Published January 13, 2015
Police in New York were awaiting the return of a man arrested in Pennsylvania in connection with a gruesome car crash that killed a pregnant woman and her husband on their way to a hospital.
Julio Acevedo, after days of talk that he would surrender, quietly walked to officers waiting in cars in a Bethlehem, Pa., convenience store parking lot on Wednesday and was arrested on charges of leaving the scene of an accident, New York Police Department spokesman Paul Browne said.
Acevedo was ordered held without bail on a charge of being a fugitive from justice late Wednesday during a video hearing, and a judge said he'd face an extradition hearing Thursday to address his return to New York. Acevedo said he understood.
The judge said it was expected Acevedo would waive extradition, meaning he'd agree to return to New York.
Acevedo is accused of speeding down a Brooklyn street at 60 mph early Sunday and crashing into a car carrying Nachman and Raizy Glauber, who belonged to a close-knit ultra-Orthodox Jewish community. The Glaubers, both 21 years old, died Sunday, and their premature son, delivered by cesarean section, died Monday.
The surrender of Acevedo on Wednesday evening was brokered by a friend who had been in touch with police earlier in the day. The friend met officers at New York's Grand Central Terminal and then led them to Acevedo in Bethlehem, about 80 miles away, police said.
It was unclear if Acevedo had an attorney. The friend had told police that Acevedo would surrender after consulting an attorney, but none was with him when he turned himself in, Browne said.
Acevedo has said he was fleeing a gunman when his borrowed BMW slammed into a hired car carrying the couple. He told the Daily News he fled because he was afraid he'd be killed.
Police, though, said there were no reports of shots fired in the area around that time.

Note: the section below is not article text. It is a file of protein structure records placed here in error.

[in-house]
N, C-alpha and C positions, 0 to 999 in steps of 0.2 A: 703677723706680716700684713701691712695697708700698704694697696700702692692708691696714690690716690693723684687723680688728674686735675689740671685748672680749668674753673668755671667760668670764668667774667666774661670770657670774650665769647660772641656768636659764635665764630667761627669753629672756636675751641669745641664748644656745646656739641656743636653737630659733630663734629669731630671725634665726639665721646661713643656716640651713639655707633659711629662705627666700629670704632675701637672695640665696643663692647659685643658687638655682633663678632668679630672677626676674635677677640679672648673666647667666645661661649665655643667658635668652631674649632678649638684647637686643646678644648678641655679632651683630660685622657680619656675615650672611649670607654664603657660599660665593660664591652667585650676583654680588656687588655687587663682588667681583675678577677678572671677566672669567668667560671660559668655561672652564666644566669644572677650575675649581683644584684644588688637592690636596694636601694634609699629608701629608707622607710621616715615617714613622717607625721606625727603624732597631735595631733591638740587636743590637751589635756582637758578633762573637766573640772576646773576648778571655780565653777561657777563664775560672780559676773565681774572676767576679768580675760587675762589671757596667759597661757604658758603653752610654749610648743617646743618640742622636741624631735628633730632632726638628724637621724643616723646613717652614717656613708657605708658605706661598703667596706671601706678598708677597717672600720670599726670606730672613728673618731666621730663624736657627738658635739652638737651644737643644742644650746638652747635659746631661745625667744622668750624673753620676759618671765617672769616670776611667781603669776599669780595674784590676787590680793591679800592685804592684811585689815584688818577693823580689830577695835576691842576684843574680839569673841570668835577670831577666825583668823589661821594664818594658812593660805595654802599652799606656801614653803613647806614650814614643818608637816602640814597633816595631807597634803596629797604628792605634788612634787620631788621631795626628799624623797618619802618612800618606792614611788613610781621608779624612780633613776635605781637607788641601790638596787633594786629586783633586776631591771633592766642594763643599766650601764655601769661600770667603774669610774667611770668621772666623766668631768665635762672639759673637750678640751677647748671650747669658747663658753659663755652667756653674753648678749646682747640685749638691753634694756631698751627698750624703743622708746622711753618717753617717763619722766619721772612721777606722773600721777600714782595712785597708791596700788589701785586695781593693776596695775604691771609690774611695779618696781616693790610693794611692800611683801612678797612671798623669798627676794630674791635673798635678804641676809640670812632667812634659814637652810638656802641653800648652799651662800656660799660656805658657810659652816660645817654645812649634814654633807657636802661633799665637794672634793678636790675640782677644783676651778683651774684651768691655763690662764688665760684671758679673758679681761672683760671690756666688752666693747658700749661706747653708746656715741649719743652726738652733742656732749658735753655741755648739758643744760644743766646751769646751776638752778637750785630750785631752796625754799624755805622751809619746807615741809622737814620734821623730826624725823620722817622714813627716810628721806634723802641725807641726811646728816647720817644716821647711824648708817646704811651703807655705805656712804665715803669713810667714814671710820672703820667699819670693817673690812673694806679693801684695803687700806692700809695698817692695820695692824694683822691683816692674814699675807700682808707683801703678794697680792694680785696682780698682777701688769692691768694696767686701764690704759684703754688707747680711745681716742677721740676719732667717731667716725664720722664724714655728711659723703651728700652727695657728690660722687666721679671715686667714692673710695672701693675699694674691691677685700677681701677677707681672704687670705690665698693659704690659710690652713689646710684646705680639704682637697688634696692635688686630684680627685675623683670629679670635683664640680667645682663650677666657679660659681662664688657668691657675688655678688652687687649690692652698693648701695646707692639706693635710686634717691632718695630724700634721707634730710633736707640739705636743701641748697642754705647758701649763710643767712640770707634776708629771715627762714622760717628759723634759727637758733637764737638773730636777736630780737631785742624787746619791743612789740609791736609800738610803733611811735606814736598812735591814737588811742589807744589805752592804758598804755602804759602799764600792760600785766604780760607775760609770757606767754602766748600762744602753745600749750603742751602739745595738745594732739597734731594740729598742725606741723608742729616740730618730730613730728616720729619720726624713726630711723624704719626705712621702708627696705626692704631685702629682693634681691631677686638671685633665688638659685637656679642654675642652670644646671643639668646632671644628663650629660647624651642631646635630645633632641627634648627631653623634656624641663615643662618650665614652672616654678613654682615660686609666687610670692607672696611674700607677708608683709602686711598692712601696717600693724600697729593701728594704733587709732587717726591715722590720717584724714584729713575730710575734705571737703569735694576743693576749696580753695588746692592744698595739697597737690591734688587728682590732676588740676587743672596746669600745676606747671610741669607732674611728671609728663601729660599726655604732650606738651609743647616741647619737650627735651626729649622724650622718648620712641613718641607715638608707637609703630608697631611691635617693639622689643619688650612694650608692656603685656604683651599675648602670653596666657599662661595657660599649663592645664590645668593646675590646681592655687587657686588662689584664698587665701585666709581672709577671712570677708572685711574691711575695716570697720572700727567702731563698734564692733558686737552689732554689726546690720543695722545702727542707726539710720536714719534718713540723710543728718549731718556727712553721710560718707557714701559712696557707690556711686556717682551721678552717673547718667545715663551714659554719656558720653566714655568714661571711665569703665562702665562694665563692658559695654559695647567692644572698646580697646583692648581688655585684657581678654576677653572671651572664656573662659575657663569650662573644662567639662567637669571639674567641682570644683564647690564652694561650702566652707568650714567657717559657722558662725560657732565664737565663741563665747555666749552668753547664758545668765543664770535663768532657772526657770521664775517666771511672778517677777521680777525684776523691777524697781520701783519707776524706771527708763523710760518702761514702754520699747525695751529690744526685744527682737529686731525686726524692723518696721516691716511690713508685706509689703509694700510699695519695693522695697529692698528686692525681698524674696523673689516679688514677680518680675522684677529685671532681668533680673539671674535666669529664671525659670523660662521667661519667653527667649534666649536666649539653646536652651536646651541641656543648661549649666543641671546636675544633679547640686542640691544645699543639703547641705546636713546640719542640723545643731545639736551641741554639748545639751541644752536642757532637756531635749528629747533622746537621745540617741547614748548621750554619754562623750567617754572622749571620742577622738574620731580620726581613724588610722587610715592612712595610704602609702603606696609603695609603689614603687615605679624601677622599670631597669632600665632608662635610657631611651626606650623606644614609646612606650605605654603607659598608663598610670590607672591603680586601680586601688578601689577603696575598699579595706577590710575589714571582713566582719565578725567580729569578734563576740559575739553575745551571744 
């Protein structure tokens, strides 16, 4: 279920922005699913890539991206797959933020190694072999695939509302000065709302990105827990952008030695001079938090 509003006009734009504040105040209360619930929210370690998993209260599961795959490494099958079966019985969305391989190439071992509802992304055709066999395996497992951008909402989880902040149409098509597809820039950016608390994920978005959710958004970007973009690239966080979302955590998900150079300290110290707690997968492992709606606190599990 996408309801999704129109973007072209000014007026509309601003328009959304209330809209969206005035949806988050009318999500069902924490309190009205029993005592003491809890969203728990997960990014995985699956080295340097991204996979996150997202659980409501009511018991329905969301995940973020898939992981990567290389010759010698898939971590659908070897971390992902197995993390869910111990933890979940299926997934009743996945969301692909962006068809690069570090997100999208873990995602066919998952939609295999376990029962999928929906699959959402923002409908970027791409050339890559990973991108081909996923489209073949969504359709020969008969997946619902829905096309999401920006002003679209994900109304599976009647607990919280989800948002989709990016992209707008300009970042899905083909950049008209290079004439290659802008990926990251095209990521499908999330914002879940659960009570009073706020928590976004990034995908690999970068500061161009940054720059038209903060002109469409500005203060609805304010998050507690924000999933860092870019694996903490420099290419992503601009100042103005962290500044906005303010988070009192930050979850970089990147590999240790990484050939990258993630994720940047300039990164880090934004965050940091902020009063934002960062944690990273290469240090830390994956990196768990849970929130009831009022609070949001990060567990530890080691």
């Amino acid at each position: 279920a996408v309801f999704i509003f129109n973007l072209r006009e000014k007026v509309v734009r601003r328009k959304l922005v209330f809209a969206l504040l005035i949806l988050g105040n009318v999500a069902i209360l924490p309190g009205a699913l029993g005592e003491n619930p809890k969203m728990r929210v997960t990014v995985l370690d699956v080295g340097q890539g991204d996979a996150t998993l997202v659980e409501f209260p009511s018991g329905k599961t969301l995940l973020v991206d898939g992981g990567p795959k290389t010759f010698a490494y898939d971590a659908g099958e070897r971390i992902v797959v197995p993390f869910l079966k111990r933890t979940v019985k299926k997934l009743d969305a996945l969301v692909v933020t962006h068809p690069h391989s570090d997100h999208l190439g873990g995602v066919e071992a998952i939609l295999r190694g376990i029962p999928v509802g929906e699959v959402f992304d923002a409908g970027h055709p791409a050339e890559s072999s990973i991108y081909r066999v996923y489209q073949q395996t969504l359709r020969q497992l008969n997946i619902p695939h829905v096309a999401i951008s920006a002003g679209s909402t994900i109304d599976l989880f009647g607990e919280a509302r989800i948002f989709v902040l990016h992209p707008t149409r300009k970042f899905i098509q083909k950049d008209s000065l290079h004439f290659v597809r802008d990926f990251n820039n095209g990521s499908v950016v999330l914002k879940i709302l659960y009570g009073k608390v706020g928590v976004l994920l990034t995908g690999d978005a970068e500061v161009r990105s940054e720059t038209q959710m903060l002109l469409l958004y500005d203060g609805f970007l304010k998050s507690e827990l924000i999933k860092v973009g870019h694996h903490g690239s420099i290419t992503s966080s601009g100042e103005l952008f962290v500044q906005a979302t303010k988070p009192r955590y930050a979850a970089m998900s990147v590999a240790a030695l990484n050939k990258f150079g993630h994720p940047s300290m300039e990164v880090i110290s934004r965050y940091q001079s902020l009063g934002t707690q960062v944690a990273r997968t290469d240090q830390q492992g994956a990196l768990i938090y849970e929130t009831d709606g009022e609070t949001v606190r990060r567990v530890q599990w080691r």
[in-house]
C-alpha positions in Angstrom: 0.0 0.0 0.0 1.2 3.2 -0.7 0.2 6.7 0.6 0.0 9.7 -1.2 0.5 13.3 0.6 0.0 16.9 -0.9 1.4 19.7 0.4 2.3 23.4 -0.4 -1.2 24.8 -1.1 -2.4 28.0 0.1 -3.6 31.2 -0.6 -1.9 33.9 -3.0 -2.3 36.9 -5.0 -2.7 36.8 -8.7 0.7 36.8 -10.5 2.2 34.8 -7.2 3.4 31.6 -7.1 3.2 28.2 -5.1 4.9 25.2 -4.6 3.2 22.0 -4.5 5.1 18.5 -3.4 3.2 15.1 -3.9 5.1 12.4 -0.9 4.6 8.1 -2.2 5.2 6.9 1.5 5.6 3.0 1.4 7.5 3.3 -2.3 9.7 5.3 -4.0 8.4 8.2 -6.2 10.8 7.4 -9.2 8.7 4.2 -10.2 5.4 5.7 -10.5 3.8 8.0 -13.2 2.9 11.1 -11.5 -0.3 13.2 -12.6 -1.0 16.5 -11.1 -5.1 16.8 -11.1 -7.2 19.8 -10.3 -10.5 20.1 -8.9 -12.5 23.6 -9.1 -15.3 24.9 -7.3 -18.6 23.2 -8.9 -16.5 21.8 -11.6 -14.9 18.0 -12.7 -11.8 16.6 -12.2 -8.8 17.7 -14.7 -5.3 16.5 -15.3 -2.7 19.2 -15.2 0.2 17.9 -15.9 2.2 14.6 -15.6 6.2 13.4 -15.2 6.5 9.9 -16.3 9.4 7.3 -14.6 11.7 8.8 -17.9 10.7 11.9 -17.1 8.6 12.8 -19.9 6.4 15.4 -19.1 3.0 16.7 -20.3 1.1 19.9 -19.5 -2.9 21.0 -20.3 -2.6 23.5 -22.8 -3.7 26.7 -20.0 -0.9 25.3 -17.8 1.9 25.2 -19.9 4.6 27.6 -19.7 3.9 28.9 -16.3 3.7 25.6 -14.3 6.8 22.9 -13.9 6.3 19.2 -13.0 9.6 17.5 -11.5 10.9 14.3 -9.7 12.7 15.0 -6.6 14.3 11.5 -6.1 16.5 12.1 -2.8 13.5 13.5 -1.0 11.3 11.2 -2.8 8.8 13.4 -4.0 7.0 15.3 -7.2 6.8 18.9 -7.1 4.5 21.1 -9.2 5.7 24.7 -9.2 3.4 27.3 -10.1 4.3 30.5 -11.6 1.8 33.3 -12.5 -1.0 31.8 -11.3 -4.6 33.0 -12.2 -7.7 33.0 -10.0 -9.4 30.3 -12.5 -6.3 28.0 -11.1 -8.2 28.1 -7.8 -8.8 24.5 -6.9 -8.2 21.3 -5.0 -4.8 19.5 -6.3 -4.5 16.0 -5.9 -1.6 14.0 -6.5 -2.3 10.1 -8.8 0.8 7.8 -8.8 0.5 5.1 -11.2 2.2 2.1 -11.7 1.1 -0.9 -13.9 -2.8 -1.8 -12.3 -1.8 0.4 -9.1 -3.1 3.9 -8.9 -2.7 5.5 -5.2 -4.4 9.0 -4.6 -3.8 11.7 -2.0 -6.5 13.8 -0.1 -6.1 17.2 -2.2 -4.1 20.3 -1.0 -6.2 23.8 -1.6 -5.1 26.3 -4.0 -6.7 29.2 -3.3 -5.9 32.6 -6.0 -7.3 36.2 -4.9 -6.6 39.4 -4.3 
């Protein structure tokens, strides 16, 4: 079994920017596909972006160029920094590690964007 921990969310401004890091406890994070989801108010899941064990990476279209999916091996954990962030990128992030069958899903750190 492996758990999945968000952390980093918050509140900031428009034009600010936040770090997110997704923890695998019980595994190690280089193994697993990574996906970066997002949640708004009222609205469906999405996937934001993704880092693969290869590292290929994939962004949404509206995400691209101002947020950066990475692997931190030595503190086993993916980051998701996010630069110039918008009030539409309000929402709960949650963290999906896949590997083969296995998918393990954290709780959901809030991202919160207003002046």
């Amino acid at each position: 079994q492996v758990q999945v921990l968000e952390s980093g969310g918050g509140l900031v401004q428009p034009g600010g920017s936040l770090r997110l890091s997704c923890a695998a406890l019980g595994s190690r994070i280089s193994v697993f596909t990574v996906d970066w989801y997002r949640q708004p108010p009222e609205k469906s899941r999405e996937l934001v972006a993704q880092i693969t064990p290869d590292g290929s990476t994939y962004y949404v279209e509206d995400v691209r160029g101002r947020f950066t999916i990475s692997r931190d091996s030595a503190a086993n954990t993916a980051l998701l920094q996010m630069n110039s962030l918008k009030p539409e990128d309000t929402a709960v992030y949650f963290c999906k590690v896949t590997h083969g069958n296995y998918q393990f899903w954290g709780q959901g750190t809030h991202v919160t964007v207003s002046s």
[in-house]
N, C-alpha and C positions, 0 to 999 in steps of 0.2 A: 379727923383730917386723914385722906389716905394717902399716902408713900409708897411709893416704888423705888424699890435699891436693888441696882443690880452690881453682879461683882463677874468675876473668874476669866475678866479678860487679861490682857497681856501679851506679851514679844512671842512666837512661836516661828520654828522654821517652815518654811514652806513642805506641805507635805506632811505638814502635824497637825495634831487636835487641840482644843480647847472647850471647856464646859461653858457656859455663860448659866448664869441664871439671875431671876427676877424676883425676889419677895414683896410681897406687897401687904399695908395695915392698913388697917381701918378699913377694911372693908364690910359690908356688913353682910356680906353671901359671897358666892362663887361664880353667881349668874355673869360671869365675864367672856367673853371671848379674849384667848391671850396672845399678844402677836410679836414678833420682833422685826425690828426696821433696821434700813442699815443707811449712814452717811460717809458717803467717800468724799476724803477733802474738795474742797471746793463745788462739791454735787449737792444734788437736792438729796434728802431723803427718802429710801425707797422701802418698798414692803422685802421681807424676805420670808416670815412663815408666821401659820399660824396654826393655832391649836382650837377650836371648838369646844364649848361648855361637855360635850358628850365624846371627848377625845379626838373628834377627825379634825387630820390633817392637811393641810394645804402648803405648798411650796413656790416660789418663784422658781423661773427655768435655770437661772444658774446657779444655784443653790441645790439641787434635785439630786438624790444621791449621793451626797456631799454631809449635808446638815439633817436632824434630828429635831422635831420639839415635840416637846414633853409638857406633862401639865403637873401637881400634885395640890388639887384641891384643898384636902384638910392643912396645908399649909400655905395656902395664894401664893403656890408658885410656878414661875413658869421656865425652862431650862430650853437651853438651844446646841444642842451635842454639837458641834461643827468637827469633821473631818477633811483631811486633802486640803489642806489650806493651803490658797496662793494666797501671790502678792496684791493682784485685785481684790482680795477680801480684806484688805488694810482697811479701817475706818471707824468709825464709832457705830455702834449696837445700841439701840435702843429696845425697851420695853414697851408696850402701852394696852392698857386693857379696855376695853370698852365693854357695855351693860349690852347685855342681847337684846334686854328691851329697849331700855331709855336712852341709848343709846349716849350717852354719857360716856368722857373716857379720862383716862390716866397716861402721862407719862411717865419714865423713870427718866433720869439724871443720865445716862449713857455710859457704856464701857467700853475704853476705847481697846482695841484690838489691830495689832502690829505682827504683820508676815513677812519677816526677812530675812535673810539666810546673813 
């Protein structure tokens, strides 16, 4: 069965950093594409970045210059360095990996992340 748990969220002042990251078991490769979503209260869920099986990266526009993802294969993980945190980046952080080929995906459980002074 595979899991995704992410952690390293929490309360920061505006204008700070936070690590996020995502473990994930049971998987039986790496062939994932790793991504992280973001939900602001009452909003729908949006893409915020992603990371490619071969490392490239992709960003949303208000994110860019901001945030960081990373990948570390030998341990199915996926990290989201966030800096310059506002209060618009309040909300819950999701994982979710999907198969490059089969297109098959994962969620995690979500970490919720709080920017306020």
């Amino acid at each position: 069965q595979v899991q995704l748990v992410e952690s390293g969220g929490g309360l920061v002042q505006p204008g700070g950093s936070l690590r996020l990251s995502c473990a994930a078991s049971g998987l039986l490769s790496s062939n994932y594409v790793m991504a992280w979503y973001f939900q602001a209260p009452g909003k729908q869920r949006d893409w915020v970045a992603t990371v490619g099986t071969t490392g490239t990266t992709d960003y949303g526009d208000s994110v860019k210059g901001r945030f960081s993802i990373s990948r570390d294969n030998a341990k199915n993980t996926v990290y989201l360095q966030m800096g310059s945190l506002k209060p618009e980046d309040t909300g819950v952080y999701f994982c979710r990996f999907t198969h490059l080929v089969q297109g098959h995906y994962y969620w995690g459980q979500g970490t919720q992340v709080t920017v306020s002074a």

The fatal crash occurred just after midnight Saturday, when Raizy Glauber, who was seven months pregnant, decided to go to the hospital because she was feeling unwell, her family said. The Glaubers called a livery cab, a hired car arranged via telephone, not hailed off the street like a yellow cab.
The crash with the BMW reduced the livery cab to a crumpled heap, and Raizy Glauber was thrown from it. The driver of the cab was knocked unconscious.
The Glaubers were from Brooklyn, home to the largest community of ultra-Orthodox Jews outside Israel, more than 250,000, and were members of the Satmar Hasidic sect. Raizy Glauber grew up in a prominent rabbinical family. Nachman Glauber, whose family founded a line of clothing for Orthodox Jews, was studying at a rabbinical college.
The couple's son weighed only about 4 pounds when he was delivered, neighbors and friends said. He died of extreme prematurity, the city medical examiner's office said.
He was buried near his parents' graves, a community spokesman said. About a thousand people turned out for the couple's funeral a day earlier.
Community members hoped Acevedo would face murder charges, spokesman Isaac Abraham said.
"We in the community hope that today is Acevedo's last day that he sees daylight for the rest of his life," he said after Wednesday's arrest.
Acevedo was arrested last month on a charge of driving while under the influence, and the case is pending. He was stopped by police after they said he was driving erratically around 3 a.m. on Feb. 17. He had a blood-alcohol level of 0.13, over the limit of 0.08, police said.
He served about a decade in prison in the 1990s for manslaughter after he was convicted of shooting a Brooklyn criminal whose moniker, 50 Cent, was the inspiration for rapper Curtis Jackson's current stage name.
How Acevedo came to possess the BMW is under investigation. The registered owner was arrested Sunday on insurance fraud charges related to the vehicle, but the case was deferred.
Associated Press writer Tom Hays contributed to this report.